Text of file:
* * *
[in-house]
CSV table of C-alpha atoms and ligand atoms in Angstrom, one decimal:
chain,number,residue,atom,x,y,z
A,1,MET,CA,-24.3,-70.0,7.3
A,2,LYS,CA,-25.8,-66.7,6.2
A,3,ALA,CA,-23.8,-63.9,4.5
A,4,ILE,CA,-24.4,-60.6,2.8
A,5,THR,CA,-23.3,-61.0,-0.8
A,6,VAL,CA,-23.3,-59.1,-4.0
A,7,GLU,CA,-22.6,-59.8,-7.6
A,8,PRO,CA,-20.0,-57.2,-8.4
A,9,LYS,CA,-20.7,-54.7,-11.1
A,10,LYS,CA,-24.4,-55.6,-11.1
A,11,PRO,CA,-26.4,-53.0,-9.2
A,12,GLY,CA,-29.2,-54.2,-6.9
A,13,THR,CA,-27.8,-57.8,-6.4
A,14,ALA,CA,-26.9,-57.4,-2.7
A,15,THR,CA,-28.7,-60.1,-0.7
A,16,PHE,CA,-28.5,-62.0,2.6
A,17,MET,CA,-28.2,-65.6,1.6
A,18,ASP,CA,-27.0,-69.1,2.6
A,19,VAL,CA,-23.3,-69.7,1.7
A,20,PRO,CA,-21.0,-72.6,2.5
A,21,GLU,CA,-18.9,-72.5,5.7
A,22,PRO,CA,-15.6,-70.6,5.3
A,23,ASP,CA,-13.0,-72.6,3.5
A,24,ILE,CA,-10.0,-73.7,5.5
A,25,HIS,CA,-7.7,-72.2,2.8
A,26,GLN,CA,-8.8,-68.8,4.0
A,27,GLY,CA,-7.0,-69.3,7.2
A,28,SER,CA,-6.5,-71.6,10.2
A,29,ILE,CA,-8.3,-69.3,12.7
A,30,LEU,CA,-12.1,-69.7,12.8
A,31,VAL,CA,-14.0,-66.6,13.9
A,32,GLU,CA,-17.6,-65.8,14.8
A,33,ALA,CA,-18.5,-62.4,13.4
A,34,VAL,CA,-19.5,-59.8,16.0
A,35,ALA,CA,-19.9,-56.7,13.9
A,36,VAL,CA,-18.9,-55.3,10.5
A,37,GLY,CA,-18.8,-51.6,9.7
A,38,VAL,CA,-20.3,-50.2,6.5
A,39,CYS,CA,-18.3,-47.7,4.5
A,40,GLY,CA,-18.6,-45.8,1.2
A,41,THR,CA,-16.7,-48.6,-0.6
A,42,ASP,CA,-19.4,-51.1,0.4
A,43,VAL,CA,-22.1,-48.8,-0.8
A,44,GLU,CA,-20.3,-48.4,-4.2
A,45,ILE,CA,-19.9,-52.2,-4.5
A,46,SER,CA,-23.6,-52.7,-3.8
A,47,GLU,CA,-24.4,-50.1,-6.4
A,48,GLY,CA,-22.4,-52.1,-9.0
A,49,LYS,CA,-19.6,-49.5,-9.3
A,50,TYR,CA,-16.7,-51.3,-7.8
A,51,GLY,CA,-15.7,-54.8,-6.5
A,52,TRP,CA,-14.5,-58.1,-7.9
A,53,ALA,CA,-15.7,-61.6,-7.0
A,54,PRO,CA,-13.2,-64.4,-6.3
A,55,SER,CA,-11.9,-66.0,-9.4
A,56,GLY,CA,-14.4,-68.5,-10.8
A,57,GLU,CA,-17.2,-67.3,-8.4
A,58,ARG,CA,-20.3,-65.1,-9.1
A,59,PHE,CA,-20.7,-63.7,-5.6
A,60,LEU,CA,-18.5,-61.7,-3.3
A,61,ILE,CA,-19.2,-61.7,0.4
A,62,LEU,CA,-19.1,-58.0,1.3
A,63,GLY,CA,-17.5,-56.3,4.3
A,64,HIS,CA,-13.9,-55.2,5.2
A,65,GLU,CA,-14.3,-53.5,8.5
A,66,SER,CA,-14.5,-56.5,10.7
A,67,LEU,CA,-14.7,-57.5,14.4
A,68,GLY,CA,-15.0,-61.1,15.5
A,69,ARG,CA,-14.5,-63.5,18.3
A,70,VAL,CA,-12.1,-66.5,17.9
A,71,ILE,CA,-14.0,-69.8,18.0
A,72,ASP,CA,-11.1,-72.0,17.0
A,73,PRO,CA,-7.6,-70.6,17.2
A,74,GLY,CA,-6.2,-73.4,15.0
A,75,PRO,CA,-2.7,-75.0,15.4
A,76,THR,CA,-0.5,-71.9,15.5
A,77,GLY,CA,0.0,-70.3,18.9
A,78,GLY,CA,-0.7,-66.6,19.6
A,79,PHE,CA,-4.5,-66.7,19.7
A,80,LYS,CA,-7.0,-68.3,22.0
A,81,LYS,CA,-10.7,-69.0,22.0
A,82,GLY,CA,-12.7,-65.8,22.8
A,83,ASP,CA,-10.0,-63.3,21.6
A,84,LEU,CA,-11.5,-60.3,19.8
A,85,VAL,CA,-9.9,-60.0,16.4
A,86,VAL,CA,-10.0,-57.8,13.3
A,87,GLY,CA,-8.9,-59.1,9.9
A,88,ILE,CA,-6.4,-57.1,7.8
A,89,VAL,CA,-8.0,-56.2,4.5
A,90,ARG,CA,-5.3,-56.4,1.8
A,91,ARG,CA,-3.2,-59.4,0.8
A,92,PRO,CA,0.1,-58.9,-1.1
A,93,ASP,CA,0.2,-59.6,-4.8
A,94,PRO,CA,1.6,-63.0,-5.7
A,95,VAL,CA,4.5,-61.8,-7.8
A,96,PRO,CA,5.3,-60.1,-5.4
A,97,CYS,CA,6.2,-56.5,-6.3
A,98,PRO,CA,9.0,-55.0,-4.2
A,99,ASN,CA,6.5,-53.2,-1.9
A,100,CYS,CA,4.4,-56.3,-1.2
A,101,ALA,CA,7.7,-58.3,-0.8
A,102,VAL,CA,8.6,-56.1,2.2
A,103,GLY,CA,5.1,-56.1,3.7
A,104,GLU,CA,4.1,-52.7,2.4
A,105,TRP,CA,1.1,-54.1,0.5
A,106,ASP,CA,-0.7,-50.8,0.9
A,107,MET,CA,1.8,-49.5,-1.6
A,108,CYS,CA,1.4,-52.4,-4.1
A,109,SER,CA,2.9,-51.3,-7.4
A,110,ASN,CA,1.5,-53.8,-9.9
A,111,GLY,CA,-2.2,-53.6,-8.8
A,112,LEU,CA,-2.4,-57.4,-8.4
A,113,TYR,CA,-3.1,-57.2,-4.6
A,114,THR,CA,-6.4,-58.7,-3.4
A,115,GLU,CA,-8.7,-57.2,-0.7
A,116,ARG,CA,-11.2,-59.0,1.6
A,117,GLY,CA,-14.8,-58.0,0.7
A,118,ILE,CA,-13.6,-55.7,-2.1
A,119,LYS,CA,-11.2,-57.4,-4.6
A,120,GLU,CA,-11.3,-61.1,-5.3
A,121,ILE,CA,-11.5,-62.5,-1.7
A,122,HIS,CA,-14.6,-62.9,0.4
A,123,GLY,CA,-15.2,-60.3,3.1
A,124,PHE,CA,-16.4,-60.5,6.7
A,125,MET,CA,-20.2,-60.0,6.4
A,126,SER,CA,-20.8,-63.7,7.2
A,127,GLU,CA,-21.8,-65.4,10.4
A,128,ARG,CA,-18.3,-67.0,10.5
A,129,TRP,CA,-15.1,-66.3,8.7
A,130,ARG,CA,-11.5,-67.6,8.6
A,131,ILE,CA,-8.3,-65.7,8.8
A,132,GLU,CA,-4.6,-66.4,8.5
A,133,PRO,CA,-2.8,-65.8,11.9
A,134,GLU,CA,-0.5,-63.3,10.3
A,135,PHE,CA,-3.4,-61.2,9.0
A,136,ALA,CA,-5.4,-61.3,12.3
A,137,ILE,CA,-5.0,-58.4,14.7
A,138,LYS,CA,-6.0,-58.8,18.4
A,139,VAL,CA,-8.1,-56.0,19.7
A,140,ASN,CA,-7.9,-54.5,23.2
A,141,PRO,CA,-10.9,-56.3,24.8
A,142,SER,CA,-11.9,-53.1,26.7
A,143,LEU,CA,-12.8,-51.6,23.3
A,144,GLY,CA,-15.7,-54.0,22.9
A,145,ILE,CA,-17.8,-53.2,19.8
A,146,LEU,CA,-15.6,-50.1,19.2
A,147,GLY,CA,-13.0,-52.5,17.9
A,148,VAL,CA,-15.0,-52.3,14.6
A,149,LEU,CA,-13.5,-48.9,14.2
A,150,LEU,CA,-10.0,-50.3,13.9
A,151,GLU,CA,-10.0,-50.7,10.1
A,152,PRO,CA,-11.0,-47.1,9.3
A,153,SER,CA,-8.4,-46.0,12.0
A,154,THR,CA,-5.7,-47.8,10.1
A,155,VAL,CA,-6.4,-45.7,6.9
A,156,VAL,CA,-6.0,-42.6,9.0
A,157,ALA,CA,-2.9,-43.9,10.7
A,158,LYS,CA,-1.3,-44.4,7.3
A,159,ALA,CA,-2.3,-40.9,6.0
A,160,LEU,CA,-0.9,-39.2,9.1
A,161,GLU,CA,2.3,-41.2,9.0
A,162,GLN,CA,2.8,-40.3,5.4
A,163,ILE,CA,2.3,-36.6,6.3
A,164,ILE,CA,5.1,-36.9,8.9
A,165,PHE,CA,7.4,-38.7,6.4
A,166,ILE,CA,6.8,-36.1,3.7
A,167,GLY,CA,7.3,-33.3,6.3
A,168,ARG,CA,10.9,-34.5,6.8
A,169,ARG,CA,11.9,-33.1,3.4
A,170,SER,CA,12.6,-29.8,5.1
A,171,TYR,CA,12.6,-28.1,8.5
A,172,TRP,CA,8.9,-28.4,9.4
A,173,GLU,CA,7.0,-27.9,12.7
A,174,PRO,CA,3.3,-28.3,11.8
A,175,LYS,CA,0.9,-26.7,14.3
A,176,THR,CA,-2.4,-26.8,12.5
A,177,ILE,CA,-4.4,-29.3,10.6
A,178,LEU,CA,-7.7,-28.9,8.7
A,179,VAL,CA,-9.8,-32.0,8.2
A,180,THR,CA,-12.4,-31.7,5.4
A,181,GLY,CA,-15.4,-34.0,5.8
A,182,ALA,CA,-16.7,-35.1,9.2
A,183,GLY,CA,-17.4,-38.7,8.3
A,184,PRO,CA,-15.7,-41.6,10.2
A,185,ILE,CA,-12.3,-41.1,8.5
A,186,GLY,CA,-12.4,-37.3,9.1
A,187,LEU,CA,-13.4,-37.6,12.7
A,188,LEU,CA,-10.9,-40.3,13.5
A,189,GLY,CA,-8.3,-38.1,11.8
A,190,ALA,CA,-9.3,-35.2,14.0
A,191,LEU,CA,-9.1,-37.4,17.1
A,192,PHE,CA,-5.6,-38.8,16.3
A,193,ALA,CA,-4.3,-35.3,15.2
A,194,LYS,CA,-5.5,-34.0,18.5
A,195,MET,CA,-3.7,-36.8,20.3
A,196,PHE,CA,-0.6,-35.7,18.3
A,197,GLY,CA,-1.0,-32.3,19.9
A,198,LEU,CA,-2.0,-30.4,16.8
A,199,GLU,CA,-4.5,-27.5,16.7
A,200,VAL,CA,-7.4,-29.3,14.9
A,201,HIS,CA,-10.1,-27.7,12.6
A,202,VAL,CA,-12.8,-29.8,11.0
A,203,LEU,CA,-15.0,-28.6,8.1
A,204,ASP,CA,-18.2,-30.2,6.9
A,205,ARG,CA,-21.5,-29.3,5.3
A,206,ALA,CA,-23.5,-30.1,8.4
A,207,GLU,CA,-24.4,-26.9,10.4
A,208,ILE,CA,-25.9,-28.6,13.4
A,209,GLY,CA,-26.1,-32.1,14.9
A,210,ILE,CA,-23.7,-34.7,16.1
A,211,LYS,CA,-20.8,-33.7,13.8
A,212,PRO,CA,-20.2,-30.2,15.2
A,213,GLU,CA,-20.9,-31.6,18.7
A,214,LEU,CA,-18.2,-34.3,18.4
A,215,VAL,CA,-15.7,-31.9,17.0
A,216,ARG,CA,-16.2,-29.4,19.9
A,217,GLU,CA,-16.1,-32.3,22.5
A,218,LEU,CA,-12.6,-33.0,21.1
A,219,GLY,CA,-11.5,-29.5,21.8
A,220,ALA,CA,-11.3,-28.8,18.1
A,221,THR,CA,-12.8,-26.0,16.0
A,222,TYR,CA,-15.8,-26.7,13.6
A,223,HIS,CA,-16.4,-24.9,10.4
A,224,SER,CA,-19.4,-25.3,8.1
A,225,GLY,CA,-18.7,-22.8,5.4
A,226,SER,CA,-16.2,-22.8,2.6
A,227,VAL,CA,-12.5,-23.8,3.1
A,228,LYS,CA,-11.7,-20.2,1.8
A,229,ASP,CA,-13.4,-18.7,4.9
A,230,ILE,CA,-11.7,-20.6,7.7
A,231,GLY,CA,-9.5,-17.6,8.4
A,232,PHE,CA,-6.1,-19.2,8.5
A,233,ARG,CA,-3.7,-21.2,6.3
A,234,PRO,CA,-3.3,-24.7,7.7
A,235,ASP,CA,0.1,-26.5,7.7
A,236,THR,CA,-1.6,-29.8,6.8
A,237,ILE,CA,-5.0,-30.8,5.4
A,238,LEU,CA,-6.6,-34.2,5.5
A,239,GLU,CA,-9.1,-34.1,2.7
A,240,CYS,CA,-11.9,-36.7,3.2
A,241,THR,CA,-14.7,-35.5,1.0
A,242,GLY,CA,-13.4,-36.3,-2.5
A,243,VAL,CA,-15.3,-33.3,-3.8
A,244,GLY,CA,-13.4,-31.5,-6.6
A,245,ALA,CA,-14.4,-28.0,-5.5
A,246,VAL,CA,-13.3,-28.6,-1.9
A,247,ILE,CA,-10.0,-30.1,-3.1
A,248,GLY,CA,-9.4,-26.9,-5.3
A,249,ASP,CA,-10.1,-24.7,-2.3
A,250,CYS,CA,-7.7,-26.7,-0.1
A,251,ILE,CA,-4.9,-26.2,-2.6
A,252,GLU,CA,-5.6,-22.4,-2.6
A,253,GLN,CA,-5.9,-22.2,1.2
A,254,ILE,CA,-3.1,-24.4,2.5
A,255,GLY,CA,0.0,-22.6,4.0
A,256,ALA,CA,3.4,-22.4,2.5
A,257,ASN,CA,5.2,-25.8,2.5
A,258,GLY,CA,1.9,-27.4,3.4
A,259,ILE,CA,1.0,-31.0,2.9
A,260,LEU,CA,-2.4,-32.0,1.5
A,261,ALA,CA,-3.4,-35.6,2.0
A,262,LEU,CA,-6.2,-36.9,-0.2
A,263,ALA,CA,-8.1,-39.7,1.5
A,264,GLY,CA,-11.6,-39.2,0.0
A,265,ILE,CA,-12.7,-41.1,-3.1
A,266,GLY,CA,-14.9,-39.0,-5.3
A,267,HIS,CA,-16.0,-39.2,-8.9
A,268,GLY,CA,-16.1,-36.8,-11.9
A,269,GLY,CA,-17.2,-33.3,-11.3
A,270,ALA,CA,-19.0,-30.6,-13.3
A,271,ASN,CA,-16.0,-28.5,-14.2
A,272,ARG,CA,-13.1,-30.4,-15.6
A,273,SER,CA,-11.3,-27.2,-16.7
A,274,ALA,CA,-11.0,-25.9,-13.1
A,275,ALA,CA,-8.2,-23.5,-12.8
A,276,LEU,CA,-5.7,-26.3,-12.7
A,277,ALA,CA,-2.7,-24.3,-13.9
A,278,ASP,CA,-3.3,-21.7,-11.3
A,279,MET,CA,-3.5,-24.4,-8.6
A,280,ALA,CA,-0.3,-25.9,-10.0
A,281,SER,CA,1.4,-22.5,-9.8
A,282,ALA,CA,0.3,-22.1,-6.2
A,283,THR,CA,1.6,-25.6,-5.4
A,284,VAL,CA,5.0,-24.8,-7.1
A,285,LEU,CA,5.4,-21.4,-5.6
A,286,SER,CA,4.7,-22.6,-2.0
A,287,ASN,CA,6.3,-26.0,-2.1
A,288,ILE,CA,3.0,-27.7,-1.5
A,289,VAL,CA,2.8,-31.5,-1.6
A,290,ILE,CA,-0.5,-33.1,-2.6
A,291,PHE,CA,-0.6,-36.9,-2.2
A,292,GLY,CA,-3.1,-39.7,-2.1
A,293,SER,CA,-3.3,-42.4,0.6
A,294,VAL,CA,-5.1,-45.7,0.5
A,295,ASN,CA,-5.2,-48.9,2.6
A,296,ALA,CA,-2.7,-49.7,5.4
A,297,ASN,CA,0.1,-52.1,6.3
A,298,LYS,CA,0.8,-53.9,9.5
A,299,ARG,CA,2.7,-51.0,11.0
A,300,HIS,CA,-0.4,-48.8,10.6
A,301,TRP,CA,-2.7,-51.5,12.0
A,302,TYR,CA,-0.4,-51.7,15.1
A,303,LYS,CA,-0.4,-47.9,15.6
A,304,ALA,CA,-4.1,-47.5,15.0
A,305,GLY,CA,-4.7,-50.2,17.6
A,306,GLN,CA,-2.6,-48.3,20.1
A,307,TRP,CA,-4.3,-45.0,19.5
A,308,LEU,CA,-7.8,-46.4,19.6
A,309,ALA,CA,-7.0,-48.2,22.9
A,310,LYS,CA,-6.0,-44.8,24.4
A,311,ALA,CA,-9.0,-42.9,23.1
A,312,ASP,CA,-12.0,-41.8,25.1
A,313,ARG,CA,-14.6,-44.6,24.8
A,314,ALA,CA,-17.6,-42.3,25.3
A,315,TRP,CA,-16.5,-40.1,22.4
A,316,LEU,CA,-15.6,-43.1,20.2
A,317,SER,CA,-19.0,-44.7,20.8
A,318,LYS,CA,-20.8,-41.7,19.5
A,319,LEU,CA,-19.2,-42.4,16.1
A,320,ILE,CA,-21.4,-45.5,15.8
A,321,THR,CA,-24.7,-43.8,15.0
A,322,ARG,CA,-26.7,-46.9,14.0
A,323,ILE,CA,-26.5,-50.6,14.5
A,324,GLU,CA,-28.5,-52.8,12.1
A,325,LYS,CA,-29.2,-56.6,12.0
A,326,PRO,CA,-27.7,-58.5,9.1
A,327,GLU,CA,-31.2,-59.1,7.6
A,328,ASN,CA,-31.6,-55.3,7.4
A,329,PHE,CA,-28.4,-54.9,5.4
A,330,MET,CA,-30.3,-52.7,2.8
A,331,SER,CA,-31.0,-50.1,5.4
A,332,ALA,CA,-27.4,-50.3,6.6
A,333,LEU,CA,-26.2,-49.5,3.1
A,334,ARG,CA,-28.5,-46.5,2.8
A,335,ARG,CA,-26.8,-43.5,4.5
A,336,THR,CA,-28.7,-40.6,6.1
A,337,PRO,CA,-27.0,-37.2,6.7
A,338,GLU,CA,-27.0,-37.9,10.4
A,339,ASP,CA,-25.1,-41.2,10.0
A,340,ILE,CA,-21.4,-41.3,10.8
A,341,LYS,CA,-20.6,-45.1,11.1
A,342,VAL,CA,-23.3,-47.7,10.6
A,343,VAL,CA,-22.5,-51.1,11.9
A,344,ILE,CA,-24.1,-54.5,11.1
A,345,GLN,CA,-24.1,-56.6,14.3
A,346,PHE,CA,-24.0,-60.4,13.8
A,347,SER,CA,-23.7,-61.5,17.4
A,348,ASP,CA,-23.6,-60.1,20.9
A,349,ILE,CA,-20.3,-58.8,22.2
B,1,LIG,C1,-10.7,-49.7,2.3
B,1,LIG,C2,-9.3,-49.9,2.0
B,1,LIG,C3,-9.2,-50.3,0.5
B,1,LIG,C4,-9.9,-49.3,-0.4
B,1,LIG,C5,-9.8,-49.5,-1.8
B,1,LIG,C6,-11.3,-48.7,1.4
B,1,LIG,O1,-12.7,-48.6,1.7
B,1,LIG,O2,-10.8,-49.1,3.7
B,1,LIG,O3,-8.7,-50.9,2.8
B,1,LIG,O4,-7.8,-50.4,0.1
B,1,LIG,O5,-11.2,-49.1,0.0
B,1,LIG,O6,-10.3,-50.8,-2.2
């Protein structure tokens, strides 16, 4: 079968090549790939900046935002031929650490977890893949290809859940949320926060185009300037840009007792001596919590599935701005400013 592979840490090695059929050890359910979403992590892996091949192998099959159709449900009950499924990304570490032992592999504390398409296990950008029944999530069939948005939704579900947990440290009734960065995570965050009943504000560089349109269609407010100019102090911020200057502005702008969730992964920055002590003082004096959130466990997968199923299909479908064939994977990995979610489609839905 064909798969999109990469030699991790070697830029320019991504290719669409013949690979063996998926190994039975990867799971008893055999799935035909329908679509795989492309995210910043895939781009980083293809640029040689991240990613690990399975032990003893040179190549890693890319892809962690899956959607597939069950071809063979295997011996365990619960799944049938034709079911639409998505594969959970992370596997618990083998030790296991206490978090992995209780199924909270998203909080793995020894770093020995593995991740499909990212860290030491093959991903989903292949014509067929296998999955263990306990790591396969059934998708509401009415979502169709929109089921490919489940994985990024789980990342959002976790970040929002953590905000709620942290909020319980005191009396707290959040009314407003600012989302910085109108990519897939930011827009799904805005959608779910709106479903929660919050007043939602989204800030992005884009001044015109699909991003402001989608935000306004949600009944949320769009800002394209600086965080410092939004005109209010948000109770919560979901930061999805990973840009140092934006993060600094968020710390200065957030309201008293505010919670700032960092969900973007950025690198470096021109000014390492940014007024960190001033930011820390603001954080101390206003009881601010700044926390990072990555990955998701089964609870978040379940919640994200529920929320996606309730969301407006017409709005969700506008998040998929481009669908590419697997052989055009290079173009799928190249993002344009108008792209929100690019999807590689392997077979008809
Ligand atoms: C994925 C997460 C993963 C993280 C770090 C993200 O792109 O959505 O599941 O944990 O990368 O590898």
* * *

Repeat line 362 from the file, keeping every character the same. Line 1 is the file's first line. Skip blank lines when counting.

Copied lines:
B,1,LIG,O4,-7.8,-50.4,0.1